Devonshire Regiment 1914-1918

When war broke out in 1914 the Devonshire Regiment consisted of two regular battalions, a Special Reserve Battalion and four Territorial battalions. By the end of the war the total was twenty-nine. This history contains the account of the operations of those battalions which took an active part in the war which earned them two VCs and sixty battle honours at a cost of 5,787 dead. They served on the Western Front, in Italy, Macedonia, Egypt, Palestine, India and in Mesopotamia.

C T Atkinson is among the foremost of the Great War divisional and regimental historians and this book is typical of his standard of writing and composition. He has provided a continuous narrative in a chronological order, bringing in the various battalions as they came onto the stage in the relevant theatre of war. He has made use of war diaries, not only of the battalions but also, where appropriate of brigades and divisions. He was also able to make use of collected accounts of various actions and experiences of those who took part in them, giving the point of view of the man in the trenches. One third of the book, some 250 pages, contains the complete list of honours and awards, including Mention in Despatches, and the Roll of Honour, listed alphabetically by battalions.

Through Hell to Victory

This book deals exclusively with the 2nd Devons (23rd Brigade, 8th Division) during the last year of the war. It describes what the battalion did in the early days of 1918, touches briefly on their movements in January, deals fully with the March retreat in the face of the German offensive, follows them in the fighting to save Amiens and goes on to describe at length the battalion’s heroic stand at the Bois des Buttes, under the shadow of the Chemin des Dames, on the 27th May and following days. For this action the battalion was awarded the Croix de Guerre with Palm. This account comes not from official records but from the information of those who took part, and it took the author more than a year to assemble all the details. The casualties in the action at the Bois des Buttes, as given in the regimental history, amounted to twenty three officers and 528 men killed or missing.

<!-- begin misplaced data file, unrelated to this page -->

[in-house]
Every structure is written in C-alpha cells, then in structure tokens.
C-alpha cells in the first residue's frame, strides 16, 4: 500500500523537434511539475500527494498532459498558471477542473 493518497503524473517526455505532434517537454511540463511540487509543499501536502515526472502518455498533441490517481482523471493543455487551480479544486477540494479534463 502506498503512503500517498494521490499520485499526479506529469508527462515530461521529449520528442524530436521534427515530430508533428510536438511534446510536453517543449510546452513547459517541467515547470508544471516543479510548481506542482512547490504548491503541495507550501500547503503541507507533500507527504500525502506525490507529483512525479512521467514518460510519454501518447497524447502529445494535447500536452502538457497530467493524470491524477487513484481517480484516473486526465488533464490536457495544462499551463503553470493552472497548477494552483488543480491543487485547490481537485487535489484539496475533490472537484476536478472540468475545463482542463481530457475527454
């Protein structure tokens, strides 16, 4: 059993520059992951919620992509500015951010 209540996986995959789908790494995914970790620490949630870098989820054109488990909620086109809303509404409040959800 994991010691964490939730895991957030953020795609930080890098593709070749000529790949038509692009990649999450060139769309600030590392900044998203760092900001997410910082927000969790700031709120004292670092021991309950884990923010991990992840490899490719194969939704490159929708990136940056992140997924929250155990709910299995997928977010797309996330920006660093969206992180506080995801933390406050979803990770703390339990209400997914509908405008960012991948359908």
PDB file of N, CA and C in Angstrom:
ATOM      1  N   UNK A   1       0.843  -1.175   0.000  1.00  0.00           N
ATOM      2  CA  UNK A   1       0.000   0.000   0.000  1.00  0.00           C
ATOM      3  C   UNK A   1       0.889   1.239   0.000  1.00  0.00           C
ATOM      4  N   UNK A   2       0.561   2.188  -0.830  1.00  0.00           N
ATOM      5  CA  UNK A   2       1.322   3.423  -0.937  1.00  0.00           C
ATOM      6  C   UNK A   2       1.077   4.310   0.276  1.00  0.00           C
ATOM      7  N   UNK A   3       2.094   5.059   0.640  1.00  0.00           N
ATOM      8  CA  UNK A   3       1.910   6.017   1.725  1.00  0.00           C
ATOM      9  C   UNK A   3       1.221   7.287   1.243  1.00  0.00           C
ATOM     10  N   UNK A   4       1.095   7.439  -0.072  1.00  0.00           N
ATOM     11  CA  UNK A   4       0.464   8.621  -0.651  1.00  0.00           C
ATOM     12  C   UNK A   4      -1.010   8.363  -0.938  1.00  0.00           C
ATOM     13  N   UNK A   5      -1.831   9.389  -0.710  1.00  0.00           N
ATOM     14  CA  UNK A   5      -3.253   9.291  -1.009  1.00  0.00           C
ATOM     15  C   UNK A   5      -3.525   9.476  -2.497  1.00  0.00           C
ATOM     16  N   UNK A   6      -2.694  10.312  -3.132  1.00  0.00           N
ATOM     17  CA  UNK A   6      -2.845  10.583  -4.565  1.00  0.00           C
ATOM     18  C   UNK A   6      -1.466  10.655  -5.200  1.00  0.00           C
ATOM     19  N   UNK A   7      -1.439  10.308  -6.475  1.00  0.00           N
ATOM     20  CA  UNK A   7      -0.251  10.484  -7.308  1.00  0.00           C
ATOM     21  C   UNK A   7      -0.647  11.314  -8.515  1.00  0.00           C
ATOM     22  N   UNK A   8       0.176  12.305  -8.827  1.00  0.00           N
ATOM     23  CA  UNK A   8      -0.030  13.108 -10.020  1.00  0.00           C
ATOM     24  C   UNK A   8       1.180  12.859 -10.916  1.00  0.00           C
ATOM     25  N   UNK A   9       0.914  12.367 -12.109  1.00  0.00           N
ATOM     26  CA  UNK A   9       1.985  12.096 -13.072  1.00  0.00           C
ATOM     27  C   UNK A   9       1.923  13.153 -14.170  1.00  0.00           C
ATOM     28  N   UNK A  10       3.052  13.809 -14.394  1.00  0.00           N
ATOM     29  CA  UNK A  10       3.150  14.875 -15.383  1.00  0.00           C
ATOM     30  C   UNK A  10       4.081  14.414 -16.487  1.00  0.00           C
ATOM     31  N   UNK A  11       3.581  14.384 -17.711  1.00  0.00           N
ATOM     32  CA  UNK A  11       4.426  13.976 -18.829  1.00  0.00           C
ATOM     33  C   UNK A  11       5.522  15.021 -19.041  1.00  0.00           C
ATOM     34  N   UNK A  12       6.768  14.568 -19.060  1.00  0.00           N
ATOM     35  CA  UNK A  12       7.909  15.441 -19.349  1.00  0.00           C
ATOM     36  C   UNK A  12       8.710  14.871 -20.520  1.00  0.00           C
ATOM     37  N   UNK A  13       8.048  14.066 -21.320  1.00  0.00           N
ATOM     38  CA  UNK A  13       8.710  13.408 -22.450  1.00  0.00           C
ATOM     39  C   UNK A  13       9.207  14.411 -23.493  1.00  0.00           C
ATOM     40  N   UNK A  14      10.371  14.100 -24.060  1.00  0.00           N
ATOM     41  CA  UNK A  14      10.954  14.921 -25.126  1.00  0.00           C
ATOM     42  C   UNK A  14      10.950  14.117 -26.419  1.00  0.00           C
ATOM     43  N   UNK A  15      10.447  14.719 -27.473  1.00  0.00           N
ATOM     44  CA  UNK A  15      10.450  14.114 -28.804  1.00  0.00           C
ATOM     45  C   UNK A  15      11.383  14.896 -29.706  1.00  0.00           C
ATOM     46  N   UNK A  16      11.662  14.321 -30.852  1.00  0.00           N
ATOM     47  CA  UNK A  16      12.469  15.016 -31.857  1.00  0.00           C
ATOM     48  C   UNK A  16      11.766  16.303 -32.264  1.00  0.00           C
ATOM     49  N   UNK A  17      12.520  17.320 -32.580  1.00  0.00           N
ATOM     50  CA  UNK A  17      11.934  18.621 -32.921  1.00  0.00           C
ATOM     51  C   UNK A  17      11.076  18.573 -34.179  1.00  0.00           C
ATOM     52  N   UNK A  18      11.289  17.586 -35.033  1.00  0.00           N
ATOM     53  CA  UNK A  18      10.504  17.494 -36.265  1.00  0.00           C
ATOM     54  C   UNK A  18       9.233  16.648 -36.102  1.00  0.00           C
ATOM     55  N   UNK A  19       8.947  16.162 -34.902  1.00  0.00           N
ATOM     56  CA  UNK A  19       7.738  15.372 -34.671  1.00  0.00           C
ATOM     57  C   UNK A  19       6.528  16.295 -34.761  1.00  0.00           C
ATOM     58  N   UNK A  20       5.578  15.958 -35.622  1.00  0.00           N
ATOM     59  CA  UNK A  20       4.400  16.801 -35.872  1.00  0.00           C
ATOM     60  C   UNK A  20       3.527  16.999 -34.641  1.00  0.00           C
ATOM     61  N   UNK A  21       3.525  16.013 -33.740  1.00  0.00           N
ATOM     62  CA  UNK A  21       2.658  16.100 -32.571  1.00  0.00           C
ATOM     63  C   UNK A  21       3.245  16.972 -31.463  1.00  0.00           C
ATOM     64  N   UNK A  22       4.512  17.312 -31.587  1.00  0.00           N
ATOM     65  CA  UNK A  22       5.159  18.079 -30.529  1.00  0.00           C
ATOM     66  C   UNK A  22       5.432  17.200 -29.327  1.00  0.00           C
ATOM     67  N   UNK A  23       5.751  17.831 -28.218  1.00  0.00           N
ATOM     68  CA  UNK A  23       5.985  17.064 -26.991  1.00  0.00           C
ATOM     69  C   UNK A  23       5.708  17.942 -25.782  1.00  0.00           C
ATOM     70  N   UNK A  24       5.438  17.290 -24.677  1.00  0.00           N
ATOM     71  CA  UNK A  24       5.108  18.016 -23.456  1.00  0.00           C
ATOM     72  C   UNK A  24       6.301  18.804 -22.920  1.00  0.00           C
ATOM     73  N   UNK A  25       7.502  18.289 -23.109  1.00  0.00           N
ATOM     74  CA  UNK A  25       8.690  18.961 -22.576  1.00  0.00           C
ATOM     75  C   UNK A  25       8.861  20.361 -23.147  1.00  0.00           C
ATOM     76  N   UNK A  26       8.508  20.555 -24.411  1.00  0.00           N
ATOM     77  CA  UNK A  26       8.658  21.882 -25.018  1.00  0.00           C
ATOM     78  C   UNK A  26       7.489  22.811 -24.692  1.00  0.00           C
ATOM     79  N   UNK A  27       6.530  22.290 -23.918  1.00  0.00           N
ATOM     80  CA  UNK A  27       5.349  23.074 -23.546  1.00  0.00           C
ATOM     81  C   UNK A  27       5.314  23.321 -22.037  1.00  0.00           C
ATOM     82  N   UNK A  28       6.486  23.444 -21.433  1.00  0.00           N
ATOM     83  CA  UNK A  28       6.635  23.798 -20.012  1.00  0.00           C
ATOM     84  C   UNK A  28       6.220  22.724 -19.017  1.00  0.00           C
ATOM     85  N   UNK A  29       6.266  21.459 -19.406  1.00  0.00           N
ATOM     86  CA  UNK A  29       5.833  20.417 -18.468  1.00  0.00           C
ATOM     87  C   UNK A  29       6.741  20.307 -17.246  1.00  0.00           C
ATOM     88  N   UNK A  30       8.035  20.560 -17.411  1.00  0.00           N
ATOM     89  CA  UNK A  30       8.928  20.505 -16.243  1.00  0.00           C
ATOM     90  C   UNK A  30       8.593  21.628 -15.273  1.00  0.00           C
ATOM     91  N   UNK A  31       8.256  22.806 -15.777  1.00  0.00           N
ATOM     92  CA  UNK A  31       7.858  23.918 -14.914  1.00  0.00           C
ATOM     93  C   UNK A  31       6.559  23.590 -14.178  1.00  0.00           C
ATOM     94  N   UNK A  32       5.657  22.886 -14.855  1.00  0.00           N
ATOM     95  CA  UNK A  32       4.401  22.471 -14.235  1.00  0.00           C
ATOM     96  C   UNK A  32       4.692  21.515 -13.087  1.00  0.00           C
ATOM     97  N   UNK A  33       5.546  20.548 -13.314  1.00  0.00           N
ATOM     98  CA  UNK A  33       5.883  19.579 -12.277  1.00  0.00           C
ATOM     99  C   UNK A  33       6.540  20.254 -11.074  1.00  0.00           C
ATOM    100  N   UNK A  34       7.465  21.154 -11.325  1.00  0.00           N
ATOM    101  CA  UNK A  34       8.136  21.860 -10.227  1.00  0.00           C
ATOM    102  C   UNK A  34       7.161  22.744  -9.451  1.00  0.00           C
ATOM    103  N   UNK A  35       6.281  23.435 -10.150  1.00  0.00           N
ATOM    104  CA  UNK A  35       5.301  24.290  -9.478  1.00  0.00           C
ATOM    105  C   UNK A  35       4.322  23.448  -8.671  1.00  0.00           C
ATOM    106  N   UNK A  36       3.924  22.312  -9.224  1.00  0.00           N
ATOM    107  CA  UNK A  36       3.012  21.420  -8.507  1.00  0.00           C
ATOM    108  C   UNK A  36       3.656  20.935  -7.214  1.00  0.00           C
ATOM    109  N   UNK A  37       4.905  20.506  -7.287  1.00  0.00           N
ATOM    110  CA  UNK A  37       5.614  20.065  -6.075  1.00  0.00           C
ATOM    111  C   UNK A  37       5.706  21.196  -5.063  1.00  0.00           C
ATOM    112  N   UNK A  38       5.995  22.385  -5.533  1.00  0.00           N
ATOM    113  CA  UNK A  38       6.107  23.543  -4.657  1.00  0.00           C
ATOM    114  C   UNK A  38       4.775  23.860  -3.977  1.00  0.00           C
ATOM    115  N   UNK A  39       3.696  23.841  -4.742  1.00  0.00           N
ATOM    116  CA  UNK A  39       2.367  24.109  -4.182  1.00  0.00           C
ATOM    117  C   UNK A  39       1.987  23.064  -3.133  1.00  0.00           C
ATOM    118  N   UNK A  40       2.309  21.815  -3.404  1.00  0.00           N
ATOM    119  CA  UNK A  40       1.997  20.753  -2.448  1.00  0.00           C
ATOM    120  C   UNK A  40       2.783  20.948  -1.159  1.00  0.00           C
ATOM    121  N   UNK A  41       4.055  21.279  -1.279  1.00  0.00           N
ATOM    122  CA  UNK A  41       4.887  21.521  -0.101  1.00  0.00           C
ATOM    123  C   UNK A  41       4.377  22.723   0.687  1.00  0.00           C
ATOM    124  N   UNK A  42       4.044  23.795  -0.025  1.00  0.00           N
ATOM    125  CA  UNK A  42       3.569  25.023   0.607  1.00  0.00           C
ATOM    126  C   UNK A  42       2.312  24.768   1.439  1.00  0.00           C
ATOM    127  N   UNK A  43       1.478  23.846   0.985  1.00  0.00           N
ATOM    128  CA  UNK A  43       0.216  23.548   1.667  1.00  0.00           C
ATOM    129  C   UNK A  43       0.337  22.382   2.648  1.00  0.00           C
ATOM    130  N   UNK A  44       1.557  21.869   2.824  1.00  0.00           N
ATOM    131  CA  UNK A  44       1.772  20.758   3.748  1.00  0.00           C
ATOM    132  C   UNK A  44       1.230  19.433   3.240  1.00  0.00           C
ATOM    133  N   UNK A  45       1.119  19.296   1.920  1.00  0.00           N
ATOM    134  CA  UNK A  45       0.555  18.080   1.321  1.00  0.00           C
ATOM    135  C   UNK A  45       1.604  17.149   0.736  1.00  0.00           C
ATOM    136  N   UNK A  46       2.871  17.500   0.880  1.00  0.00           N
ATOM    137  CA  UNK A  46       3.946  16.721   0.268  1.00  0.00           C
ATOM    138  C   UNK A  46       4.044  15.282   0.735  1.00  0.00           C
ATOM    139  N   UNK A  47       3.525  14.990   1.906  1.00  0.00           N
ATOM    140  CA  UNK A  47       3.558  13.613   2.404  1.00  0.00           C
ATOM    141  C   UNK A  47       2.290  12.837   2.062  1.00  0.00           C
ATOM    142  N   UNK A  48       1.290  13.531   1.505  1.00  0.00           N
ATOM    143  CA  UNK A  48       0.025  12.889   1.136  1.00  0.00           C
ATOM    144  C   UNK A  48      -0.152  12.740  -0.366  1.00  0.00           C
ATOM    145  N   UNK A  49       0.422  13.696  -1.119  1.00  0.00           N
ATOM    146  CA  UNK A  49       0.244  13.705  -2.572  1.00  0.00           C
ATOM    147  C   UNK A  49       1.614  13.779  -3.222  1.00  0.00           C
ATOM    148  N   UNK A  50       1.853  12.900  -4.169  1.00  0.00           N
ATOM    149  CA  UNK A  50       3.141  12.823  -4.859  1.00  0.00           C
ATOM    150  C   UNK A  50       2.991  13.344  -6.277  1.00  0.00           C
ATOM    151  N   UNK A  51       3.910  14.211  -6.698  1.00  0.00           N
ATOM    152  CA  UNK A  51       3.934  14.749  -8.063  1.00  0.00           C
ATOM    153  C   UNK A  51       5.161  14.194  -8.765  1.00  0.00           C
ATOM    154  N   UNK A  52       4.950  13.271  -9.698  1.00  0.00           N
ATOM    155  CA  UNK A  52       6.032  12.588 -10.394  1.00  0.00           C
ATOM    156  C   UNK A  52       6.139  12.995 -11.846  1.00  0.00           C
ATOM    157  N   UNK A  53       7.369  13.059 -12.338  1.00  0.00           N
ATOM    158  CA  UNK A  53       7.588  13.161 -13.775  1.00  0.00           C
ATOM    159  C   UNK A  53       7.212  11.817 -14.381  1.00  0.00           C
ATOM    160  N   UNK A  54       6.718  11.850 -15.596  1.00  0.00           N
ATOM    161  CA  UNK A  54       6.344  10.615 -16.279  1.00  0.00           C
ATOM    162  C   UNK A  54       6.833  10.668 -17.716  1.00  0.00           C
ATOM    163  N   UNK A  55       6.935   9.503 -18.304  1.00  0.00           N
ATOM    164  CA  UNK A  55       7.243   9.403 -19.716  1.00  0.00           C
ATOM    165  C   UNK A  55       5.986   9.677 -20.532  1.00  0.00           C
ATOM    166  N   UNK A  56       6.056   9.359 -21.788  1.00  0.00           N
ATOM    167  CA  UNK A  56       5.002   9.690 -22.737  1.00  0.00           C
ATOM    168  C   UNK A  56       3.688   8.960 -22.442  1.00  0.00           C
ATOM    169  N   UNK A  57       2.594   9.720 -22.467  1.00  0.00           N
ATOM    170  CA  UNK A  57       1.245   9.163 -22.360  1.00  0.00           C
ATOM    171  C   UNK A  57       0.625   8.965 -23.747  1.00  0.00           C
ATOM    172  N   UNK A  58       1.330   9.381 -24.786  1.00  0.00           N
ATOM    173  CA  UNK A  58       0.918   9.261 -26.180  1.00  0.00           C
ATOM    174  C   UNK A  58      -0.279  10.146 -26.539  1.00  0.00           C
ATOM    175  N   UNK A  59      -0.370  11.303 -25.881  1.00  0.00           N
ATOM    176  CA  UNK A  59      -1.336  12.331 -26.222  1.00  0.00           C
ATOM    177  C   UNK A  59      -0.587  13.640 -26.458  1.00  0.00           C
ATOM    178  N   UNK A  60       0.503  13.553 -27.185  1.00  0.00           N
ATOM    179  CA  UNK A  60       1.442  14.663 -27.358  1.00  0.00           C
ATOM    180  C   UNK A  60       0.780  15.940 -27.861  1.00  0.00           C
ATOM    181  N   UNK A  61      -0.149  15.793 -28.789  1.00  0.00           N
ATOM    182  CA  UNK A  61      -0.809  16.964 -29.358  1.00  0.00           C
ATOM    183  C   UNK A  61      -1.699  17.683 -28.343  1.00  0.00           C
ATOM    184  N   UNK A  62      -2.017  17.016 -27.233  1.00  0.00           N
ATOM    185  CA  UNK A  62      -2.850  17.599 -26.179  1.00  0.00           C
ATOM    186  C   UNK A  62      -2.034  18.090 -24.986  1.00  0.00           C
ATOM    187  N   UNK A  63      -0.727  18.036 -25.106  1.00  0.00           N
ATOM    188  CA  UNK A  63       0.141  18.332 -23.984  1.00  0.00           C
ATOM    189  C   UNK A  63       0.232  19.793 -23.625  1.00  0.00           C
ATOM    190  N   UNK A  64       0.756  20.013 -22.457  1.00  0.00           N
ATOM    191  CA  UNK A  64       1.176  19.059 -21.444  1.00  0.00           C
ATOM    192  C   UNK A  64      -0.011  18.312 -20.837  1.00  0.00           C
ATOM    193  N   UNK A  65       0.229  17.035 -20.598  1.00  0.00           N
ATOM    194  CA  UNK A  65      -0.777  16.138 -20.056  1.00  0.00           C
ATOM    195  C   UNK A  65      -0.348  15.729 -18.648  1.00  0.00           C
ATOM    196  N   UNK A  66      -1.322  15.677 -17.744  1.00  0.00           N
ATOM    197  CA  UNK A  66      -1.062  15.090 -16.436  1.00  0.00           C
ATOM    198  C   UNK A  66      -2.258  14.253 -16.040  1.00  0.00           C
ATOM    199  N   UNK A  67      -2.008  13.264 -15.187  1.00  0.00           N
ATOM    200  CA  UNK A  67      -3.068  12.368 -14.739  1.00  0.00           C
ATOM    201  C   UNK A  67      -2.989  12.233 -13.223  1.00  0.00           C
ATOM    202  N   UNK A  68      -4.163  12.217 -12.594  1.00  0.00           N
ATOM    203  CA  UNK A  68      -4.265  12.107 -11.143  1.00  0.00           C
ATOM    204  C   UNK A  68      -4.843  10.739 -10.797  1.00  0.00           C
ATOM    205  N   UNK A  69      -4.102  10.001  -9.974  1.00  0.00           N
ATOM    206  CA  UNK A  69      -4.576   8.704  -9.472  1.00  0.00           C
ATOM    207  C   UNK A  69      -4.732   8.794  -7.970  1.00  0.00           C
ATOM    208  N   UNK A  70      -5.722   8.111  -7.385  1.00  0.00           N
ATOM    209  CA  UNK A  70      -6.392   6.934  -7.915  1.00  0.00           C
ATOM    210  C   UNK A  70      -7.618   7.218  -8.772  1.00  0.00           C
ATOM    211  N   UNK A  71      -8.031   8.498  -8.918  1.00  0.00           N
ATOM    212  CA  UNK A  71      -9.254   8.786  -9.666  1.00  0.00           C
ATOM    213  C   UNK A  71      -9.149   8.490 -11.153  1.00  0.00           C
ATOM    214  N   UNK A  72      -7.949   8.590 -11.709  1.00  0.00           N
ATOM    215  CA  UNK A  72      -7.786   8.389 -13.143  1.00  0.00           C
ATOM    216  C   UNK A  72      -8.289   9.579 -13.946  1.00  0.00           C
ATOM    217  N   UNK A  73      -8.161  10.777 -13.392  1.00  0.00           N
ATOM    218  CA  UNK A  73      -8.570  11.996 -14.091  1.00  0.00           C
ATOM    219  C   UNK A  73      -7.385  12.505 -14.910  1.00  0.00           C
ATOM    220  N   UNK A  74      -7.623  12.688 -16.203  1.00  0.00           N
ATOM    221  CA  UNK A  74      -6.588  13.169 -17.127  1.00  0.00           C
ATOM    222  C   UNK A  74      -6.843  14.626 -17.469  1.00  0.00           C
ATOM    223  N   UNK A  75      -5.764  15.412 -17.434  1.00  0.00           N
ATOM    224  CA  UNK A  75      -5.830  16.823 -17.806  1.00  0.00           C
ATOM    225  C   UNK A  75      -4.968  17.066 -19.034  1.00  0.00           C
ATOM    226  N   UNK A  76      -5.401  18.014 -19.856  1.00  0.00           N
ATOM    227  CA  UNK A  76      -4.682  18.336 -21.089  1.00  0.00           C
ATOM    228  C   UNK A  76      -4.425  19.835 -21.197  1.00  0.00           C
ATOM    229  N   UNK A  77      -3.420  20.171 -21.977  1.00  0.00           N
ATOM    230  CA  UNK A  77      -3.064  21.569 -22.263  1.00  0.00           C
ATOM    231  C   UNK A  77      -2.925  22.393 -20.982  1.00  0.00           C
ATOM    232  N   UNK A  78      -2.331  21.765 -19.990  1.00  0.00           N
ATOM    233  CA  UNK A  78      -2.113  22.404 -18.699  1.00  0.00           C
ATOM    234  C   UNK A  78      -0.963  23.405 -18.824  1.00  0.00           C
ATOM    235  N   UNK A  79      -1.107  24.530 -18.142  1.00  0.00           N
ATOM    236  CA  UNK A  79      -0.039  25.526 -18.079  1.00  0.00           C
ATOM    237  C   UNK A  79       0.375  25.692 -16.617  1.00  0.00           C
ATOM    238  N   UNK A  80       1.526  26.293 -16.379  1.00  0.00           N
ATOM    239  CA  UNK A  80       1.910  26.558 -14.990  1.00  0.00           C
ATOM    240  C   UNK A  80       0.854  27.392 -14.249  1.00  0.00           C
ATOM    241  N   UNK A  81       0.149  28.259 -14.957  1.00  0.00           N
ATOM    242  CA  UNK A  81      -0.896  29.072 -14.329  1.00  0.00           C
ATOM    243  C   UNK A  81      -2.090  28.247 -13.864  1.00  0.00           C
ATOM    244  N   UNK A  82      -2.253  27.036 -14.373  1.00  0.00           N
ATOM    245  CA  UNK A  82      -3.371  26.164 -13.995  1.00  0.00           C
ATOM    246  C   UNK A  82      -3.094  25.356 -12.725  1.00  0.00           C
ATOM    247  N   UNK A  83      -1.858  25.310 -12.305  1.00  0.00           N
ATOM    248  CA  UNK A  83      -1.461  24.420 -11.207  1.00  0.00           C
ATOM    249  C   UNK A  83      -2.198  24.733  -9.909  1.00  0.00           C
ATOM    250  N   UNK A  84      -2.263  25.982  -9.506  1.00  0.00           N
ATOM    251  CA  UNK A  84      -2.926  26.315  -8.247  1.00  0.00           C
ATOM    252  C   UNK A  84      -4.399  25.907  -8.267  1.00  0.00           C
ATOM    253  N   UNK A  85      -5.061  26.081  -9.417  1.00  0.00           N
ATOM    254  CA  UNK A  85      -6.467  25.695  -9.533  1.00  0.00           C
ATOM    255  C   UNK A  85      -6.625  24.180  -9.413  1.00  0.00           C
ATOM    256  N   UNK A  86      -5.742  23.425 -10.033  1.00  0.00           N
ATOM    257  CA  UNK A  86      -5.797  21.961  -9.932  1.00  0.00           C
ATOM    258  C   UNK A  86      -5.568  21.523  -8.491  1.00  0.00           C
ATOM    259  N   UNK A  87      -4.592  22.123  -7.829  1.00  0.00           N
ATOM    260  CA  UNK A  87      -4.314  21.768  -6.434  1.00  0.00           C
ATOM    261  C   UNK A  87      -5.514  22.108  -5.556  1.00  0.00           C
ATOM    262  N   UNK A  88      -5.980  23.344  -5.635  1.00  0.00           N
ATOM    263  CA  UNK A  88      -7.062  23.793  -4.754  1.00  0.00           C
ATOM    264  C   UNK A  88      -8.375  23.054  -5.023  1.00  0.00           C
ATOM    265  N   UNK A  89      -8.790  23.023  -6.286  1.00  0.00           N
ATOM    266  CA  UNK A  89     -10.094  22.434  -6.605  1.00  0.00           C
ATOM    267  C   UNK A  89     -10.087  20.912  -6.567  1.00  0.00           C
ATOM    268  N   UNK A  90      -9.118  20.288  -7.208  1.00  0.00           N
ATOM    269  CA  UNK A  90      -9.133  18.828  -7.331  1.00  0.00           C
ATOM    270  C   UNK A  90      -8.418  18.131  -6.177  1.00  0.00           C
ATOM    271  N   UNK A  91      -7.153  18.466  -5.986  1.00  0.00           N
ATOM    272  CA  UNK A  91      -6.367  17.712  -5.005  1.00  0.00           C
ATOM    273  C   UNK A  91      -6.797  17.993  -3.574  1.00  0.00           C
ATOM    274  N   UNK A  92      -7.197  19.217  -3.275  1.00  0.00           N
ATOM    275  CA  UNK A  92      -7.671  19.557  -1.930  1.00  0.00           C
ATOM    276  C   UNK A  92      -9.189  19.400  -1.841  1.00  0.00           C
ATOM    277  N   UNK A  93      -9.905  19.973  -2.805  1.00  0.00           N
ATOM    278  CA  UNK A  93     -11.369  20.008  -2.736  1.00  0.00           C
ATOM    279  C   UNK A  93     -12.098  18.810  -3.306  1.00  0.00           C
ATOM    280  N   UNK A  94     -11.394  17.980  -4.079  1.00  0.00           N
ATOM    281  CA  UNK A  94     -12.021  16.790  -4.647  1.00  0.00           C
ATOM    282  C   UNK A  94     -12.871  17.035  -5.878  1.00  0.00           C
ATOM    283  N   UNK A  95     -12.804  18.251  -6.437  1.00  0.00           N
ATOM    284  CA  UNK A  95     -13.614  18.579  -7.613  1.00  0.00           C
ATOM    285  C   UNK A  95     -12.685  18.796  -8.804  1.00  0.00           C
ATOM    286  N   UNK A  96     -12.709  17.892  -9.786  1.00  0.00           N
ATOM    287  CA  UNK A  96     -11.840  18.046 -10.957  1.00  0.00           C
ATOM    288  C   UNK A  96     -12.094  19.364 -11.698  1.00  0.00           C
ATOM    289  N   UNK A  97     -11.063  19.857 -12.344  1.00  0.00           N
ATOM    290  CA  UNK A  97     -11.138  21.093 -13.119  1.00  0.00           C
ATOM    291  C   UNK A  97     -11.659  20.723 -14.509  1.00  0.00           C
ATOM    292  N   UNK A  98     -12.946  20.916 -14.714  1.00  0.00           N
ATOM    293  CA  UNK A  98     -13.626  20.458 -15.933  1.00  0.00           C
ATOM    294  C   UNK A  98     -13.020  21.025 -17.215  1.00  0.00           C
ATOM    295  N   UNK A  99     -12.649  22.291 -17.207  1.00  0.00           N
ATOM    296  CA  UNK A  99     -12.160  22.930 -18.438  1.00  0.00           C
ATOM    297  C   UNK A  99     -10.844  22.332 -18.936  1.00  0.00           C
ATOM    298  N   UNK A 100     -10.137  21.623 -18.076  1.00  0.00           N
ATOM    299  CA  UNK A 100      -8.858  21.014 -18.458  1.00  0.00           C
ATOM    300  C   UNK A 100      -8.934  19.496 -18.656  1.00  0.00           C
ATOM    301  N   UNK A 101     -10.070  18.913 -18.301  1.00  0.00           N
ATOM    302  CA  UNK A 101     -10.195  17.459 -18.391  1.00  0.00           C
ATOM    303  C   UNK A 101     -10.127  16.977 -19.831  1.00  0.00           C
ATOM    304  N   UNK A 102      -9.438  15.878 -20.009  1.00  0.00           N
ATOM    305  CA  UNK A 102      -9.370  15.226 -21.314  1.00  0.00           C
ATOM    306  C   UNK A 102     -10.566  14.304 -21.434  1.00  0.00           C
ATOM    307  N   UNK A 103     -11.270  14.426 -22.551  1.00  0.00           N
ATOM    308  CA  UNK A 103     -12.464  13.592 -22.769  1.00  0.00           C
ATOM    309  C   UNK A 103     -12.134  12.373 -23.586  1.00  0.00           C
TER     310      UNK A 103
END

Anonymous said...

Fantastic site you have created - most useful in my trying to record every person named Kingdon or Kingdom who ever served in any part of the Armed Forces at any time in history, an awe inspiring challenge! Many Kingdon/Kingdom soldiers served with the Devon Regiment & I thought that I might share this additional WW1 Great War Battalion information with you.

1st Bn - Regular Regiment stationed in Jersey in 1914;

2nd Bn - Regular Regiment stationed in Egypt in 1914;

3rd Bn - Training Bn. who stayed in England but thousands of their recruits from their recruiting marches in Devon went to the front from here. They also handled recovered wounded soldiers & sick men who came to the Bn to be transferred or to return to their units;

1st / 4th Bn - In India & Mesopotamia until returning home in August 1919;

2nd / 4th Bn - In India & Palestine until they were broken up in August 1918;

4th Reserve Bn - Although this was called a Home Posting, they served in Ireland;

5th Bn - In India, Egypt, Palestine & France occupation of the Rhine, returning home in November 1919;

2nd / 5th Bn - In Egypt until disbanded in June 1915;

1st / 6th Bn - In India & Mesopotamia returning home in August 1919;

2nd / 6th Bn - In India & Mesopotamia returning home in August 1919;

3rd / 6th Bn - Stayed in England & conducted local recruiting marches. Generally consisted of 'older men' but they did participate in camp training?

7th Bn - A Cyclist Bn which was demobilised already;

2nd / 7th Bn - A Cyclist Bn which was demobilised already;